Ford Bronco Raptor is Coming; This Is What We Want | News

In late September, Ford confirmed plans to build a Raptor version of its new Bronco SUV. For a quick explanation of what that means, Ford’s F-150 Raptor is a high-speed, desert-walking version of the popular F-150 Blue Oval full-size pickup, loaded with high performance and off-road goodies galore. When Ford refers to something as a Raptor, it means it can be very far off the beaten path, very quickly.

Related: Ford Builds Raptor Version of Bronco SUV for 2022

Unless Ford expands that definition with the Bronco, that means the Raptor exhibits a greater ability to go faster than the Bronco Wildtrak, which is already a pretty capable machine. However, Ford is very stingy with details, so we went to our staff to speculate on what we would like to see (or avoid) in the Bronco Raptor.

Not surprisingly, much of what we want is about going fast.

Strength, Strength and More Strength

Jeep threw in the challenge — and stole a bit of Bronco thunder — when it unleashed the Wrangler Unlimited Rubicon 392, a 470-horsepower, 6.4-liter Hemi V-8 under the hood of the four-door Wrangler Rubicon. However, our staff thinks Ford has the answers in its trash.

“I would love to see Ford offer the hybrid drivetrain of the F-150 in the Bronco Raptor, along with the high-output Pro Power Onboard generator system available with the hybrid,” said Senior Research Editor Mike Hanley. “The F-150 hybrid’s 430 hp and 570 pound-feet of torque represent a significant improvement over the 2.7-liter turbocharged V-6 available from the Bronco, but the ability to go a long way off the beaten path. and the strength or payload of most items you are considering carrying is very attractive, especially to those looking to use their Bronco Raptor for overlanding. This also leaves room for a high-end V-8 engine in the potential of the Bronco Raptor R later in the model’s life cycle.”

Assistant Managing Editor Kelsey Mays had the same idea: “Ford’s 3.5-liter turbocharged EcoBoost V-6 looks set to be a given for the Bronco Raptor. It’s capable of over 400 hp and over 500 pound-feet of torque in other applications, and that kind of power would make the Raptor a credible rival to the Wrangler Unlimited Rubicon 392. For bragging rights, I wouldn’t be surprised if Ford upped the output to more. of 470 hp and 470 pound-feet of torque from 392.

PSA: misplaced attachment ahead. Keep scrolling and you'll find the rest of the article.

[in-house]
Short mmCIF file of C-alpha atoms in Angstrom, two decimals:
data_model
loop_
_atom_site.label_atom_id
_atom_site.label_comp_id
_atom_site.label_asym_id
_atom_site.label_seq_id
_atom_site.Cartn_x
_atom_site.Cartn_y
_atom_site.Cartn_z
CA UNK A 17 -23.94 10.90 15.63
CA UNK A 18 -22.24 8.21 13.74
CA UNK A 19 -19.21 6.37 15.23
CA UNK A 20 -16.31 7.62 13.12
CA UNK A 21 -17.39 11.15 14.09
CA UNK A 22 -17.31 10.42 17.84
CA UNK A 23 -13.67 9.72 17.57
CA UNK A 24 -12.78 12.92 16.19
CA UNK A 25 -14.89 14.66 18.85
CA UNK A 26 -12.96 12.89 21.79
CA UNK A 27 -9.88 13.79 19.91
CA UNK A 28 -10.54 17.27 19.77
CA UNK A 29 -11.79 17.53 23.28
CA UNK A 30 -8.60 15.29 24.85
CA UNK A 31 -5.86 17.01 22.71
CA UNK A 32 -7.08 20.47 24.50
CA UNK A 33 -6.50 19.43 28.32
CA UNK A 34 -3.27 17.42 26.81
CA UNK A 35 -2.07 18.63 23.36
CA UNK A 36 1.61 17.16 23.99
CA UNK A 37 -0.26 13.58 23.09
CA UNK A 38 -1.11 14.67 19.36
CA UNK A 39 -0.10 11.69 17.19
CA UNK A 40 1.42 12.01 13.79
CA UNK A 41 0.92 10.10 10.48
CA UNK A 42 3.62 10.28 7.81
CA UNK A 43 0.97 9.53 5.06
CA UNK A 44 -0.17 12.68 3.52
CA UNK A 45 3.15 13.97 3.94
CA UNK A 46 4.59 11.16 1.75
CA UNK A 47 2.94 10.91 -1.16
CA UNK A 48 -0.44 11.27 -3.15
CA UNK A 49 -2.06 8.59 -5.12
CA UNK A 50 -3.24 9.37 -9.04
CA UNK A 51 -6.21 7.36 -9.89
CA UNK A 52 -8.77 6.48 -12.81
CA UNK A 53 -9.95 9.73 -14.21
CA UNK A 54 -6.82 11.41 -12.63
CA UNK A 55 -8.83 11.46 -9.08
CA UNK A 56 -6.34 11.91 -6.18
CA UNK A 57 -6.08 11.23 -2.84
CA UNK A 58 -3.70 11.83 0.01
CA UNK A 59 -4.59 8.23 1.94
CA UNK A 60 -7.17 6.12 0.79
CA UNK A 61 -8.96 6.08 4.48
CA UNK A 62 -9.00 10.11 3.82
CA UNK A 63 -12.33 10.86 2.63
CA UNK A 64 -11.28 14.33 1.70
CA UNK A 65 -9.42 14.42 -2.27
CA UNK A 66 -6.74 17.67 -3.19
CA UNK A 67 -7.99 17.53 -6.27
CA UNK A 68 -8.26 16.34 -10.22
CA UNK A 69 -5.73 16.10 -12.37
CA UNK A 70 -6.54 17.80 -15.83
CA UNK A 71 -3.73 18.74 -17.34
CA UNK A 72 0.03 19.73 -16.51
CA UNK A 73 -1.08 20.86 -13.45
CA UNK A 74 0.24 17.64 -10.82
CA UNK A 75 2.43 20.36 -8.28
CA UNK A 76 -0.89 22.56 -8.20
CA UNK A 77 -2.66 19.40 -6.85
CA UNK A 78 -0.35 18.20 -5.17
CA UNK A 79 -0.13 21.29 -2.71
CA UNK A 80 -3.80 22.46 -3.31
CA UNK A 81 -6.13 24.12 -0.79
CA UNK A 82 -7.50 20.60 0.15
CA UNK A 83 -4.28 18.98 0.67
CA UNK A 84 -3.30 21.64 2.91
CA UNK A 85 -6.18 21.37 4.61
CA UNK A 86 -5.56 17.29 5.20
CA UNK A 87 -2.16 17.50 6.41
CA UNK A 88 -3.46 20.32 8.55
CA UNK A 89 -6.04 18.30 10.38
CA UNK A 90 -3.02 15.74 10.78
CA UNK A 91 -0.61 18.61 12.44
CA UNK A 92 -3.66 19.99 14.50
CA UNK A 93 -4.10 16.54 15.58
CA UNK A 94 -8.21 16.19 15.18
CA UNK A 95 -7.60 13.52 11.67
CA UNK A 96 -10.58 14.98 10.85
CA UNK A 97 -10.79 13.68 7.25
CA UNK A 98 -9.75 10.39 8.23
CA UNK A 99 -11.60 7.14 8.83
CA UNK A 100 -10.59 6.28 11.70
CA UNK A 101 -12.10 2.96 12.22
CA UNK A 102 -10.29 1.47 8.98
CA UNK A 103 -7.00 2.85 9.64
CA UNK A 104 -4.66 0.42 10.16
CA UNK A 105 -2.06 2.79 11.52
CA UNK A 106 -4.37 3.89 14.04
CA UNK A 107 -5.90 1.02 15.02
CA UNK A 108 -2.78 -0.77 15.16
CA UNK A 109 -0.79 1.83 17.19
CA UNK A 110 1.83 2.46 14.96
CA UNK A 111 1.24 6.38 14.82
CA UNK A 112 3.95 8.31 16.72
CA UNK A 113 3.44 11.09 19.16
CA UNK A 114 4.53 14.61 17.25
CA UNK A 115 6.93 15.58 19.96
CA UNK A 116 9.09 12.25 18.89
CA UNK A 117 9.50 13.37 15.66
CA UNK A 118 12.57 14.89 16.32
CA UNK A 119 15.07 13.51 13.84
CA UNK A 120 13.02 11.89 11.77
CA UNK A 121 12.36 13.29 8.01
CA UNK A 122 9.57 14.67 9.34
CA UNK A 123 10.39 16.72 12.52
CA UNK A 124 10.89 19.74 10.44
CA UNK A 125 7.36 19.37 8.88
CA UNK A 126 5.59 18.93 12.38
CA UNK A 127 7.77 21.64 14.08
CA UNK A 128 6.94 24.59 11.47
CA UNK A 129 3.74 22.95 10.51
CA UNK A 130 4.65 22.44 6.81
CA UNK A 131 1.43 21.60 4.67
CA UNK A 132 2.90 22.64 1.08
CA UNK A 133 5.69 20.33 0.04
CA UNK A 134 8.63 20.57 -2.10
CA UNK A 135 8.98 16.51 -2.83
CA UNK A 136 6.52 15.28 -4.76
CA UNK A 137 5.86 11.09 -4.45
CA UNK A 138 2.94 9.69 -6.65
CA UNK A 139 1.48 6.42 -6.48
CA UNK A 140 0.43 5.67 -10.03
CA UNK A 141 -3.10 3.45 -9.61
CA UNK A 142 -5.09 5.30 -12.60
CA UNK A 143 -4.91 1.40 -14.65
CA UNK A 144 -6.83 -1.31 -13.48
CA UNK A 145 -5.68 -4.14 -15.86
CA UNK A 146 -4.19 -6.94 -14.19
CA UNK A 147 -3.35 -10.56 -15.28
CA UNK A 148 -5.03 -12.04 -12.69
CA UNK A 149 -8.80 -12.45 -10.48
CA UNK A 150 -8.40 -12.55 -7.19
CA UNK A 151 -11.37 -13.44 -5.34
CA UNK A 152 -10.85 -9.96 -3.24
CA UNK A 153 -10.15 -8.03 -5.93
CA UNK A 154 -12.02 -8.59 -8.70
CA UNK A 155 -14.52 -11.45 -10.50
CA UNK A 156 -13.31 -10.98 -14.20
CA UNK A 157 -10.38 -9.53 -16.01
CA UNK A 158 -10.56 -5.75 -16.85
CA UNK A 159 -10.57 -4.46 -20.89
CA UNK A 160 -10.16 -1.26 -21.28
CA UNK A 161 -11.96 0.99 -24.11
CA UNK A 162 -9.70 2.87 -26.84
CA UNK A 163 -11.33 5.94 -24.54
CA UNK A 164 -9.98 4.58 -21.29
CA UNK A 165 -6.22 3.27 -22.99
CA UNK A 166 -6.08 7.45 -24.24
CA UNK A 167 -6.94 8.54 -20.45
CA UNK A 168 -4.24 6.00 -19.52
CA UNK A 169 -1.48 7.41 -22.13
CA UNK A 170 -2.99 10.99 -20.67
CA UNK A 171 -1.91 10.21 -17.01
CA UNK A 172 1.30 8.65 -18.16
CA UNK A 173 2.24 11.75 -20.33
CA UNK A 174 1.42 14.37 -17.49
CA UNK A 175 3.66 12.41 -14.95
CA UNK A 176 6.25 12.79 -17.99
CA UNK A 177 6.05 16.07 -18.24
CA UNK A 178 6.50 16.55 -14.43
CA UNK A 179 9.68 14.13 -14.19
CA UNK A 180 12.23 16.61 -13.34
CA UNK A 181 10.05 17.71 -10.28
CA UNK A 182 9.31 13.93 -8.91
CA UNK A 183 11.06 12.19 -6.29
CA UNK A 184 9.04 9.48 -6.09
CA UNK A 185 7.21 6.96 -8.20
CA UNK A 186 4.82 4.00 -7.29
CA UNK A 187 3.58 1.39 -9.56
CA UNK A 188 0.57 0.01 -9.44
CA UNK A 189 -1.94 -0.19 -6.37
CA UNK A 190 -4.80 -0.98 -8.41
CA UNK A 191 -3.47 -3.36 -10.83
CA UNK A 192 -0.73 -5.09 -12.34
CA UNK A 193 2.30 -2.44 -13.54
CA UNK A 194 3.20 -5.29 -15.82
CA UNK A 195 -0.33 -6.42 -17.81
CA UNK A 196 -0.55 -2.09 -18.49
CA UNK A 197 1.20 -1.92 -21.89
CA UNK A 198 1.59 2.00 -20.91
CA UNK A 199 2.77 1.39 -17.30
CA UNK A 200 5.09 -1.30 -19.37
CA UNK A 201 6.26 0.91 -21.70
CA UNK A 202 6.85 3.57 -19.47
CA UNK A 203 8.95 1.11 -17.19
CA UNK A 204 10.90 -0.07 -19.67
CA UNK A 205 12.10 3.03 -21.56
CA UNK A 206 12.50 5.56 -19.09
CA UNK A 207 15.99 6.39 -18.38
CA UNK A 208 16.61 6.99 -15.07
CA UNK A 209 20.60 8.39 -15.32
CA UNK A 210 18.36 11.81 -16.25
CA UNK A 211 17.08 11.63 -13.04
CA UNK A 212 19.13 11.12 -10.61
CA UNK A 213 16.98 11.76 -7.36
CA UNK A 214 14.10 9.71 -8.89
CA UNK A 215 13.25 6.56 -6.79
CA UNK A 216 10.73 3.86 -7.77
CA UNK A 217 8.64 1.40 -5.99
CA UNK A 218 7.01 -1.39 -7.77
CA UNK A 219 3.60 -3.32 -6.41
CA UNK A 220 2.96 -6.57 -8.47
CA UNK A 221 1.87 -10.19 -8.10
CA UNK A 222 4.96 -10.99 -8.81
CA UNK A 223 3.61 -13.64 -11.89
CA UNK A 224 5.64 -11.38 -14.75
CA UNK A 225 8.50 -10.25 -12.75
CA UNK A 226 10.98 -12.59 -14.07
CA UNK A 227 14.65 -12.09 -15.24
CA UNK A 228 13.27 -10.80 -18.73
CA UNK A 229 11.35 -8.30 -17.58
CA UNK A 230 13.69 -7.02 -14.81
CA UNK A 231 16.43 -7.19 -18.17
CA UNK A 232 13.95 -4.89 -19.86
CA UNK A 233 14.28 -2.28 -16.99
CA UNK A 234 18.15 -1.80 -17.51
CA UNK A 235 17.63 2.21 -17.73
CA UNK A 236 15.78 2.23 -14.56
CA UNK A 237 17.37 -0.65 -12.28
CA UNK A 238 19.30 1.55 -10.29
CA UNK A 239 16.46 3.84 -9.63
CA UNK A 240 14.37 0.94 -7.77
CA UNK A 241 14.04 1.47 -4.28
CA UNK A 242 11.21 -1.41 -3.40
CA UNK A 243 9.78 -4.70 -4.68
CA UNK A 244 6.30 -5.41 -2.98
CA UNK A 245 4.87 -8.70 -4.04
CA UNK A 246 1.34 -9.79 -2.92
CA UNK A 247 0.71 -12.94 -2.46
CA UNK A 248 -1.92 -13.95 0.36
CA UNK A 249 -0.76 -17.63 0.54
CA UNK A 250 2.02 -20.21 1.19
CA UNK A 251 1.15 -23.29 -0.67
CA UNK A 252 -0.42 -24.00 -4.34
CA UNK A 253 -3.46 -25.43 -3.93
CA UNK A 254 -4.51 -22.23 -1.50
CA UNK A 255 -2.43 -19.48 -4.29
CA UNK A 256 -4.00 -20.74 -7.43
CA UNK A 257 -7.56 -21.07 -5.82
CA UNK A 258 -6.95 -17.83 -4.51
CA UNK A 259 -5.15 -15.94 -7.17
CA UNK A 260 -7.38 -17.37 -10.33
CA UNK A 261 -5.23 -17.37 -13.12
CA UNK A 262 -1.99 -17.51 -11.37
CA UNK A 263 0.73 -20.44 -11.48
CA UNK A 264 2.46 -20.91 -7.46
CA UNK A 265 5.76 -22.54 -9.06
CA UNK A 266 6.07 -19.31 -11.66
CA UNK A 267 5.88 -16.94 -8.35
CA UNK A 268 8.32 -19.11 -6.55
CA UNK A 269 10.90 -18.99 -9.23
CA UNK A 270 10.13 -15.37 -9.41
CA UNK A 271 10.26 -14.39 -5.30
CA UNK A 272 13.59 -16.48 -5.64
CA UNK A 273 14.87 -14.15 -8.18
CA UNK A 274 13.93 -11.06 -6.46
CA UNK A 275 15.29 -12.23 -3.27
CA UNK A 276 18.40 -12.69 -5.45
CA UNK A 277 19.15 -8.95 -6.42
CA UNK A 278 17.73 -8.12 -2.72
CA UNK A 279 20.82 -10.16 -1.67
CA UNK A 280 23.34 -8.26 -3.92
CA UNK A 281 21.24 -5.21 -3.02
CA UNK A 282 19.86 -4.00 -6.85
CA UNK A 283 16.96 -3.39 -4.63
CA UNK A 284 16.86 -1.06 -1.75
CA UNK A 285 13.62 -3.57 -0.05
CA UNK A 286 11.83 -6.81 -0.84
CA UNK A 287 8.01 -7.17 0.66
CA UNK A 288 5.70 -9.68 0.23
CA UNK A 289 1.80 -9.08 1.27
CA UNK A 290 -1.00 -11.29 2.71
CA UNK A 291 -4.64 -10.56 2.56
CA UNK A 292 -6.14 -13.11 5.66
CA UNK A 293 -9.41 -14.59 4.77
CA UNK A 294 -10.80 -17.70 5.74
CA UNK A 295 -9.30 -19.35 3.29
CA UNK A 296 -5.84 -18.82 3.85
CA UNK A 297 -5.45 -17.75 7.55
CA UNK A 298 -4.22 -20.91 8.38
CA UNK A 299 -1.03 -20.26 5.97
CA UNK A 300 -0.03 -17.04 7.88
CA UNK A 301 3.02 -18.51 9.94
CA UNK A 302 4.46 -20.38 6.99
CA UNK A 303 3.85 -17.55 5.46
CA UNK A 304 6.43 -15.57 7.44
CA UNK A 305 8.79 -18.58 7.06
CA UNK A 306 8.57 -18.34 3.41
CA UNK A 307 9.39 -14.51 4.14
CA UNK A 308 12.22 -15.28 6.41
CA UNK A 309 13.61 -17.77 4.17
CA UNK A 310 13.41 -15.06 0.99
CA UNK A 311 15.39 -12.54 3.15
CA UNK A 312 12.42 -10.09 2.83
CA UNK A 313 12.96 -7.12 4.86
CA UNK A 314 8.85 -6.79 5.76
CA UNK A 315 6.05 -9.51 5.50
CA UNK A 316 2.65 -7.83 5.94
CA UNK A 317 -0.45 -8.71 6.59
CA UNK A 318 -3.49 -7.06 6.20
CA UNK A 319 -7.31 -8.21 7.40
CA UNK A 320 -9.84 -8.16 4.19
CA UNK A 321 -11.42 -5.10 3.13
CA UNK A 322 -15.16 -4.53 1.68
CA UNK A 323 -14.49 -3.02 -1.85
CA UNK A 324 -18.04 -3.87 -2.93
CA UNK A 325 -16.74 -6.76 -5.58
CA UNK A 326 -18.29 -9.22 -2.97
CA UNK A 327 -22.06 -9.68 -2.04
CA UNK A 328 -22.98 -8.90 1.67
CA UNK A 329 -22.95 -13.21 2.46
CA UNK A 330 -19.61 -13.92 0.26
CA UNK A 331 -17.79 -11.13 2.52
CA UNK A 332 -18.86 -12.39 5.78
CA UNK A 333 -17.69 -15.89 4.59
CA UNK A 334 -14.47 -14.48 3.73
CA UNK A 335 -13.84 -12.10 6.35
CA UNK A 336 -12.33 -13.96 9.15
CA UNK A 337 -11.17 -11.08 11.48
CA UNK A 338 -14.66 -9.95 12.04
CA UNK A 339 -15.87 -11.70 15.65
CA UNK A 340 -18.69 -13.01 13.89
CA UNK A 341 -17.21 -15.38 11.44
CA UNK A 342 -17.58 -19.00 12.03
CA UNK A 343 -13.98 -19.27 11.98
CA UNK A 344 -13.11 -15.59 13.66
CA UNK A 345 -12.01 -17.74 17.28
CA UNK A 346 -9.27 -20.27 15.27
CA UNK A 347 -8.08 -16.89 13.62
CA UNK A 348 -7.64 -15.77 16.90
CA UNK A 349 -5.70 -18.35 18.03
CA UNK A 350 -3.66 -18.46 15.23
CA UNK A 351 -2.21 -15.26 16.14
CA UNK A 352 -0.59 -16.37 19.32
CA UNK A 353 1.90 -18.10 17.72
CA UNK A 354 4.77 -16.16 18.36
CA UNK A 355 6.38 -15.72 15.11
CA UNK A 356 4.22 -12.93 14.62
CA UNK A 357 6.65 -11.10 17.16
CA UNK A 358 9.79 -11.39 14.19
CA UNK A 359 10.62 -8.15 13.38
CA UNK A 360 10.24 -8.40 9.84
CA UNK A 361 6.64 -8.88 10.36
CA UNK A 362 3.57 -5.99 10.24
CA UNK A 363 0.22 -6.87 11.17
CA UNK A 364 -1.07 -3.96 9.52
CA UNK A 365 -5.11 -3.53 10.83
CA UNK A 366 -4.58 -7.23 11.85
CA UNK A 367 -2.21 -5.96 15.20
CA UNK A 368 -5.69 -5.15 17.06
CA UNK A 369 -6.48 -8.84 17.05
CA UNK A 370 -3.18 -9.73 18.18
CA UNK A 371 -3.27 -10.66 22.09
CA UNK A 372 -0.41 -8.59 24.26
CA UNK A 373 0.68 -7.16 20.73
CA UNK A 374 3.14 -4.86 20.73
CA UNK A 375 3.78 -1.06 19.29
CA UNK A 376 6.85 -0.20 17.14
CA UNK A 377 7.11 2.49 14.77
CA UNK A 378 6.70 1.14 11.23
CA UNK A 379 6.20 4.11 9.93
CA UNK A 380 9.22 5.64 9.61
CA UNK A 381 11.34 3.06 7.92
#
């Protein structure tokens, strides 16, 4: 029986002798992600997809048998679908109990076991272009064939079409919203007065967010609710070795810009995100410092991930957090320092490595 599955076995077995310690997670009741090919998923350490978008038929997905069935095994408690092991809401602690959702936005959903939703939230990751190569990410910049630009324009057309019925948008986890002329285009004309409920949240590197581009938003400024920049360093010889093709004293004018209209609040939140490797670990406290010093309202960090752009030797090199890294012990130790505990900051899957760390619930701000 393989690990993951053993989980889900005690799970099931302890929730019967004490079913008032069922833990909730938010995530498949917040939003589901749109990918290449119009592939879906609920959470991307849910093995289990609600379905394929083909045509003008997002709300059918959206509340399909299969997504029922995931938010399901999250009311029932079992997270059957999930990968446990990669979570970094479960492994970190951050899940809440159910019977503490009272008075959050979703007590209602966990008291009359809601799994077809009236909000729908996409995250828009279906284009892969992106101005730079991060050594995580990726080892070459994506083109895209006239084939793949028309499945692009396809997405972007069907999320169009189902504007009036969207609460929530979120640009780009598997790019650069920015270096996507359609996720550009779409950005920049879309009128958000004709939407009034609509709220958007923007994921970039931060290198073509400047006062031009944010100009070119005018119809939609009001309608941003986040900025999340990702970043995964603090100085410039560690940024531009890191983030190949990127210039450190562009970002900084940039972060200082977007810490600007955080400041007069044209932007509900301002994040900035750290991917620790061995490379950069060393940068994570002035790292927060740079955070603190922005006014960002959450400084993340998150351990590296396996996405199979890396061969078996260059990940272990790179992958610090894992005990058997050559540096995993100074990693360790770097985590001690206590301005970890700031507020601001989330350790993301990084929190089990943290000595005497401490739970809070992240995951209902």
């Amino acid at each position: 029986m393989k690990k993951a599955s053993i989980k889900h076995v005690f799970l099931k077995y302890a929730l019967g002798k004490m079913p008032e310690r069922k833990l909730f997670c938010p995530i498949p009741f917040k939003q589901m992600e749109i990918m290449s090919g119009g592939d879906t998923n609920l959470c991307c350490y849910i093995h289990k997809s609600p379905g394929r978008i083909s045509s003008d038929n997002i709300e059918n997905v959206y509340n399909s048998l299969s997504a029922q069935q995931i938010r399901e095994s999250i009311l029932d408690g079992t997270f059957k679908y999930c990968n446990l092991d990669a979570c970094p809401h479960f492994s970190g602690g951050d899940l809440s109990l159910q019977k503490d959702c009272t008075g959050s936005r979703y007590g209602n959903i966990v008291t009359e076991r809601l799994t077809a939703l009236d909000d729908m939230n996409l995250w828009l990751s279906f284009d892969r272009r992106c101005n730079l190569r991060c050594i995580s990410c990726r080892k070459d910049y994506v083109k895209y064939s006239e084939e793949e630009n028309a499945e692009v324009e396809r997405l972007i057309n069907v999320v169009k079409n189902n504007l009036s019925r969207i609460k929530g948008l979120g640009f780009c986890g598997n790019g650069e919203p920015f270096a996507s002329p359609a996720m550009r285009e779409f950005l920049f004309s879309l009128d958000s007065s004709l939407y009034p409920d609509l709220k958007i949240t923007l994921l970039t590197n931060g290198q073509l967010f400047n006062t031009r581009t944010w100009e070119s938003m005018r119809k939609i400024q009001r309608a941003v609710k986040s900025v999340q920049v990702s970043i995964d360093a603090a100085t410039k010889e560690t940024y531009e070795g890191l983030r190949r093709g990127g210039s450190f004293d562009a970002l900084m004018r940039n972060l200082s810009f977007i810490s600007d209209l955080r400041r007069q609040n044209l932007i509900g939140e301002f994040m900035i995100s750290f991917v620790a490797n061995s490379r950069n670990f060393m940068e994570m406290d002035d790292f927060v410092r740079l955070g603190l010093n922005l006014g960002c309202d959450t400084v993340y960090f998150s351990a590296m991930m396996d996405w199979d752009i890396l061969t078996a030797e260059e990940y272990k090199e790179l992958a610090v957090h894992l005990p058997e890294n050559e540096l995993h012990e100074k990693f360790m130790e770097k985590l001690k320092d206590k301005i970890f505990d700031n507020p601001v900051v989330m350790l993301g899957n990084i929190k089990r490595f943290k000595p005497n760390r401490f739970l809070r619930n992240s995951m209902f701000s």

Shocking the World

It may still fall within the powertrain wishes, but gets its share of being just out there. Take it, Copies Editor-in-Chief Patrick Masterson:

“Perhaps this visualization will annoy the automaker’s marketing department trying to describe the trim for consumers, but as Ford worked to launch the F-150 Lightning, my mind had drifted to the possibility that the Lightning Raptor (or Lightning Raptor?) might one day enter the world, mused Masterson. “But what if it came at the Bronco first? The pickup truck is an American vehicle, but perhaps because of it, the electric F-150 Raptor won’t feel reasonable as special as the equivalent Bronco. They could position it as the automaker’s halo-of-halo off-roader for the affluent and outdoorsy (according to definite-no-pretend market research) market research in a way the F-150 couldn’t, not to mention it would give Ford engineers have something else to brag about with their battery tuning capabilities. Does that sound ridiculous? Well, it should. That’s why it’s worth asking for. ”

Other Bits and Bob

News editor Jane Ulitskaya hopes Valve’s Fox Racing Live shock that debuted on the new F-150 Raptor makes it to the Bronco, and I’d also like to see most of the F-150 Raptor’s off-road tackles trickle down a bit. the Bronco’s smaller brother. I’m not worried that Ford will make the Bronco Raptor a desert-running speedster at the expense of crawling – the F-150 Raptor can do both easily – but, for the record, I hope Ford wins ‘nothing like that.

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What We Don’t Want

In-car technology seems to be advancing by the day, but we’re a little concerned about the path we’re seeing Ford—and other automakers—take, in some cases not for the first time.

“The Bronco Raptor should stick with the Bronco’s excellent Sync 4 touchscreen instead of swapping out Ford’s categorically worse ‘upgrade’, the Sync 4A,” warns Mays. “Ford flirts with touchscreen overload in the Mustang Mach-E, F-150 Lightning and now the Expedition, whose standard or optional 4A Sync system combines most of the stereo and climate controls with an all-encompassing portrait-oriented touchscreen. Gone are the automaker’s perfectly reasonable landscape-oriented touchscreen, which retains physical controls under the already impressive 12-inch display in the top trim levels of the car. non-F-150 headlights. Will the Bronco Raptor get Sync 4A or will it stick with Sync 4? The 4A will require major changes to the dashboard, so I expect cooler heads to win.”

Cars.com’s Editorial Department is your source for automotive news and reviews. In line with Cars.com’s longstanding ethical policy, the editors and reviewer don’t receive gifts or a free ride from the automaker. The Editorial Department does not depend on Cars.com advertising, sales and sponsored content departments.

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